Most consider the fast paced, gritty and oftentimes dangerous world of motorcycle racing a landscape suited only for tough, battle hardened adults. However eight year old Jaden Gunawardena constantly weakens that argument every time he surpasses men on the race course, who are more than a decade older than him.
Jayden negotiating a sharp turn.
Jaden currently competes in the 125cc category and in his most recent tournament, at the Kutukurunda circuit, he laid waste to a number of senior riders before coming in second behind S.D Weerasinghe. His other recent successes came at Mirigama, where he won both the under 16 and open categories, and a third place finish at the open event in Pannala.
On the strength of these performances Jaden was selected to represent Sri Lanka against other Asian riders in upcoming competitions.
Jaden’s father, Shane Gunawardena, who also functions as his son’s coach and trainer, was once a motorbike rider himself, competing professionally from the early eighties and racking up roughly over 600 trophies. He says now that Jaden is fully involved in the sport he feels that his days on the course are gradually coming to an end.
“At most competitions I am totally focused on how Jaden performs so after helping him out for most of the day it’s difficult for me to refocus on my own performance,” Shane explains.
Shane put Jaden on his first bike when he was just two years old and from there he developed his skills to a level where Shane felt comfortable entering him in open competitions. By the age of five he had graduated to riding 65cc bikes in under 13 junior class events.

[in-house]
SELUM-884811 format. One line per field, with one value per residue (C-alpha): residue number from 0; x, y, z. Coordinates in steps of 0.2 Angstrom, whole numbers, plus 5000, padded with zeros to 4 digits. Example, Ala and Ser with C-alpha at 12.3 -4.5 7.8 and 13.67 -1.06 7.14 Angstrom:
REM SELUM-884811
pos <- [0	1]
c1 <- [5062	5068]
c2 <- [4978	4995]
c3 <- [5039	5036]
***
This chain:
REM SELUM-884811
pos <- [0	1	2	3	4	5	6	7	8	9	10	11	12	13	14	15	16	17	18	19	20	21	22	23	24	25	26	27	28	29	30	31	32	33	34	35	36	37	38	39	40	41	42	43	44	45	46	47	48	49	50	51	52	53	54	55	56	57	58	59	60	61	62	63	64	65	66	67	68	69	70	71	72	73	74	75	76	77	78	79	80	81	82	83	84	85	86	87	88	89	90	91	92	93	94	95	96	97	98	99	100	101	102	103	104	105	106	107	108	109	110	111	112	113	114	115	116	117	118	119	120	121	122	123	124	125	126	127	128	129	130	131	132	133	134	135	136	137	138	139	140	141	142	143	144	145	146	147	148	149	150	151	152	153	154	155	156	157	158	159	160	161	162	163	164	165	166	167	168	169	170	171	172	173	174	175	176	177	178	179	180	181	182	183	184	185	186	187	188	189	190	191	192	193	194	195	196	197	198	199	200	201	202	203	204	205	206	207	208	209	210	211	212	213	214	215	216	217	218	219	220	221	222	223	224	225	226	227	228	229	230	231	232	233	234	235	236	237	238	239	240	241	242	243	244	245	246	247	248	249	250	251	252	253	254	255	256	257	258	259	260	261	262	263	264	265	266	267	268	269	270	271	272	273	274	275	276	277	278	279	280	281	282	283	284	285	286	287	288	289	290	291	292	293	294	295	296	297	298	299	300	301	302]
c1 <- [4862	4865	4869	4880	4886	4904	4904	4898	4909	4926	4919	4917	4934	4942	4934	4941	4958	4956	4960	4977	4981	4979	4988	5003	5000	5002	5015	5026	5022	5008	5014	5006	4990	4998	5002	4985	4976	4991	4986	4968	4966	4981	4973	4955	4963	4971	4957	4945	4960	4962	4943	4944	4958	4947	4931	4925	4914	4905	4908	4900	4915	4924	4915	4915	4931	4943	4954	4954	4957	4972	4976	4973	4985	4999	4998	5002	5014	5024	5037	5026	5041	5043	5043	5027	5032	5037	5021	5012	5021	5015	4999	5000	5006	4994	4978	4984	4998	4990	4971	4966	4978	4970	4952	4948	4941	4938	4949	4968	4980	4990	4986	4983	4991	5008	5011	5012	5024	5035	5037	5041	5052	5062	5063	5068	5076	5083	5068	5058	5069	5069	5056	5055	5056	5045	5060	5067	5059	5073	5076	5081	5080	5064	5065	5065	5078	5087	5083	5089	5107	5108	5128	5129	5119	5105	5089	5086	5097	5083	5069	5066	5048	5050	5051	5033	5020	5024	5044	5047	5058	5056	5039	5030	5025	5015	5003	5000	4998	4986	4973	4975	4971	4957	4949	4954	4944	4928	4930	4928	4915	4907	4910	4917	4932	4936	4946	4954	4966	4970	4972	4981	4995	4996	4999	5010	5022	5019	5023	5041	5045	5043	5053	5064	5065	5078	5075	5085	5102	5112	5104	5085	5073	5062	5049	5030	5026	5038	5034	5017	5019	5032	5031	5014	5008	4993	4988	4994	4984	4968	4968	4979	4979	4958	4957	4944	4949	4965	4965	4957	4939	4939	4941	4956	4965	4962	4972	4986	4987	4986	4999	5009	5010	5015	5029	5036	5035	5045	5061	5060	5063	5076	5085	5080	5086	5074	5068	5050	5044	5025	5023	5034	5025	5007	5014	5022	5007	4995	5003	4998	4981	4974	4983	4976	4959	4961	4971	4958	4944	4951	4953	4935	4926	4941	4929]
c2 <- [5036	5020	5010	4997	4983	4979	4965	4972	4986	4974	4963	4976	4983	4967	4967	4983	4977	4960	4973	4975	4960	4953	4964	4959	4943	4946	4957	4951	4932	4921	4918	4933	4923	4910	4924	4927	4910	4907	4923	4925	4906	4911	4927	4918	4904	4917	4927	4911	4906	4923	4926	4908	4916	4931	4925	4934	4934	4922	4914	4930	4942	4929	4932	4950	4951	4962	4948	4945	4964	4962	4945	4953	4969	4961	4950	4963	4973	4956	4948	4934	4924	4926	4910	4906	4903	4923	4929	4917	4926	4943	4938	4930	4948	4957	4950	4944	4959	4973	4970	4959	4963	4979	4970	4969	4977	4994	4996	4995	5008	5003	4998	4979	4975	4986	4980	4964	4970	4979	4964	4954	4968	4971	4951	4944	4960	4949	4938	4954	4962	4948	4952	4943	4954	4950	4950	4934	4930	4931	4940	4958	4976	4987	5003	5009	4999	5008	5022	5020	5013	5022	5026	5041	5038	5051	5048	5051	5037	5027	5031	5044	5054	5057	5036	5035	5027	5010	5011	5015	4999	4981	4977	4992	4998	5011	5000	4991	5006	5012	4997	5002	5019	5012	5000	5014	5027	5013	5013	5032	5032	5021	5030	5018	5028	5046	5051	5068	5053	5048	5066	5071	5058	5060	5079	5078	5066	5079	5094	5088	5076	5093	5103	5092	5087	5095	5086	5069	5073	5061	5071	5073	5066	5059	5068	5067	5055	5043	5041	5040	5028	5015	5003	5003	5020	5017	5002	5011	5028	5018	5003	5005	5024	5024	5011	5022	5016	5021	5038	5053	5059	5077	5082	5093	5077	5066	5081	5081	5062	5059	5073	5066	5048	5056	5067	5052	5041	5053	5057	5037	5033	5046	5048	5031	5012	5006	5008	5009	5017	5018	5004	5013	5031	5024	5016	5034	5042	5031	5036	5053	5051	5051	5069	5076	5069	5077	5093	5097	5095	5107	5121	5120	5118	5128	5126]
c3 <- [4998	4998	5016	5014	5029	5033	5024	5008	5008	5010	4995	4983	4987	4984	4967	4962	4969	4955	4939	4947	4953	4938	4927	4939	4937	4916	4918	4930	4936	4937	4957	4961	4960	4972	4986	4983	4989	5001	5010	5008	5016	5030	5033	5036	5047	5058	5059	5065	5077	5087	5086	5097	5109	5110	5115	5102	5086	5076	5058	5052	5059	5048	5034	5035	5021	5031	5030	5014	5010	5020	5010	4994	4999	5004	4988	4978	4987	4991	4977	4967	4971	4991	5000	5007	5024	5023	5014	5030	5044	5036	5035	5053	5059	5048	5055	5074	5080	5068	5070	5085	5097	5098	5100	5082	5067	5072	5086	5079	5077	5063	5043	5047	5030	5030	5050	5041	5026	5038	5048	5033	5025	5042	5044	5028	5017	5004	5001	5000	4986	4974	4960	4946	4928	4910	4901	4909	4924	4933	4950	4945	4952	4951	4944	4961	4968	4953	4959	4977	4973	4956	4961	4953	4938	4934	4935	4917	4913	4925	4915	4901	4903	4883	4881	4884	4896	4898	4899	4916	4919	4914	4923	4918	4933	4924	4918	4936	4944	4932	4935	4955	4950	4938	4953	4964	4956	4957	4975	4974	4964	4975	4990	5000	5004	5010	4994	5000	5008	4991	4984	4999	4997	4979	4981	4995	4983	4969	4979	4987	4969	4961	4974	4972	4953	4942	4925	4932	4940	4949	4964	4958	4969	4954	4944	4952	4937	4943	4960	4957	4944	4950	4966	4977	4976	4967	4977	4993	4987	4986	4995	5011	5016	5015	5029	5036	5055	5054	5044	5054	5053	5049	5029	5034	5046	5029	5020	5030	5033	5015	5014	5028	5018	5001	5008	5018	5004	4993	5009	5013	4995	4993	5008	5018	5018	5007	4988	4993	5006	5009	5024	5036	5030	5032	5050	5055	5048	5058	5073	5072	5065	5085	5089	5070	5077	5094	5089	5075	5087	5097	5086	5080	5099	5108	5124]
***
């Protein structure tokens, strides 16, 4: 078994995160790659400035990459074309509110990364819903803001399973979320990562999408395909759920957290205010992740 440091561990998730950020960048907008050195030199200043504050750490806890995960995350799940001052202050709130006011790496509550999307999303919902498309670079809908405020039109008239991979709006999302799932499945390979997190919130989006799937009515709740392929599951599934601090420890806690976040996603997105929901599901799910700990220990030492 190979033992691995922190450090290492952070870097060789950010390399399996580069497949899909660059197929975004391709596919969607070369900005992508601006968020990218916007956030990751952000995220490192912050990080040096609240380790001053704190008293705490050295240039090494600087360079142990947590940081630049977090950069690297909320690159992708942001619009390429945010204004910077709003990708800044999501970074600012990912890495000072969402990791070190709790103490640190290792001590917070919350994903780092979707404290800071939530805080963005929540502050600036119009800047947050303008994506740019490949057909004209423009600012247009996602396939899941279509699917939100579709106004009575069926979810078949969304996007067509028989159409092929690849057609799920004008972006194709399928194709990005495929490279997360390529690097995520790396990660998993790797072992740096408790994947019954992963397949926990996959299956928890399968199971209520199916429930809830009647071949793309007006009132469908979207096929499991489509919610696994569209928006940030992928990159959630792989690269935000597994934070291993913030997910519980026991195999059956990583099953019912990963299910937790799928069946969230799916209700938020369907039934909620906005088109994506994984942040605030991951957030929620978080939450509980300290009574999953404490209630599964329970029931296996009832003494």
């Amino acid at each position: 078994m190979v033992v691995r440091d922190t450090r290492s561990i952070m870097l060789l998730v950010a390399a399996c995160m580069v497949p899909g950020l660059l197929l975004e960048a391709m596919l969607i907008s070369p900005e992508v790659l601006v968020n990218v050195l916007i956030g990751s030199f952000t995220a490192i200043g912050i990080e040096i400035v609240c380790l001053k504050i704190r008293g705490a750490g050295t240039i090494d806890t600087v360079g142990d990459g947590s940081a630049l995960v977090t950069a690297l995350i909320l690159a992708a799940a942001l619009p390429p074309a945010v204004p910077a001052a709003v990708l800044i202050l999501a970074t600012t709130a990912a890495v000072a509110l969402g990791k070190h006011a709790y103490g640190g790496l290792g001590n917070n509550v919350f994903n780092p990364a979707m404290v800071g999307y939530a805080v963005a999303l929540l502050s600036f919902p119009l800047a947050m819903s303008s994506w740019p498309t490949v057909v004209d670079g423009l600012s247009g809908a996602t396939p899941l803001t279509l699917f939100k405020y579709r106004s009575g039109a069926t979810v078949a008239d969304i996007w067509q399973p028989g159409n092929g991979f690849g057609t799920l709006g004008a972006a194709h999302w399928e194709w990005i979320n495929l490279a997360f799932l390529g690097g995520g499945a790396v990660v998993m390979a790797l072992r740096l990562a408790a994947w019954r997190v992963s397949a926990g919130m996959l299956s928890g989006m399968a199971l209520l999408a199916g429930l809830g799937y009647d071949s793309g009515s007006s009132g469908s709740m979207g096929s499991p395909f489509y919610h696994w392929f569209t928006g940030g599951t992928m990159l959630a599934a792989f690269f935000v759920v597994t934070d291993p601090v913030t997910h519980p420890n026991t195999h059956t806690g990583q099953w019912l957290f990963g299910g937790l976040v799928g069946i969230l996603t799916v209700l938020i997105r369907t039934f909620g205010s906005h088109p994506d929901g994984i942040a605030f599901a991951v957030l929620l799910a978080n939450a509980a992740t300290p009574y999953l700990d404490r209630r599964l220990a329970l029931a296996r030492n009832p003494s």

Jayden came second at the meet at Kutukurunda.
“He started competing in road races only at the beginning of this year. Until that point he only raced in Motocross events. Motocross uses dirt tracks which are rutted and uneven while road races are conducted on smooth tarred tracks which are better for him,” Shane reveals.
Since then Jaden has been moving from strength to strength and Shane credits this progress to a disciplined training regimen and his son’s natural ability.
“I am always shocked by his concentration and endurance when he is on a bike. He will ride about 20 rounds in training and at the end of it he will be full of energy, waiting to do 20 more,” Shane says.
Jaden’s seven-year-old brother, Aaron, has also followed in his father’s footsteps by competing in major bike racing tournaments. He too shows the same inborn potential that Jaden is blessed with and has had podium finishes in Pannala, where he came second in the under 16 age group, and in Meerigama where he finished fourth.
The two of them used to practice together but they would frequently collide with each other because each one wanted to cut across the other while racing. Shane is quick to point out that Aaron is just as skilled a rider as Jaden is however he lacks his brother’s composure. “Most of what Aaron has learned about bikes and racing has been conveyed to him while I was teaching Jaden so I have not really had the time to properly coach him. Right now I am just taking them one at a time, once I am satisfied with Jaden’s progress then I can turn my attention to Aaron,” Shane reveals.
Shane is also the current secretary of the Federation of Motorcycle Sports in Sri Lanka and in that capacity requests parents of other potentially gifted riders to encourage their children to take to the sport.
“If a seven and eight year old can be successful just imagine the number of other talented bikers in the country. I think parents should tell their kids to take to the sport at an early age because by the time they are 17 or 18 it’s too late for them.”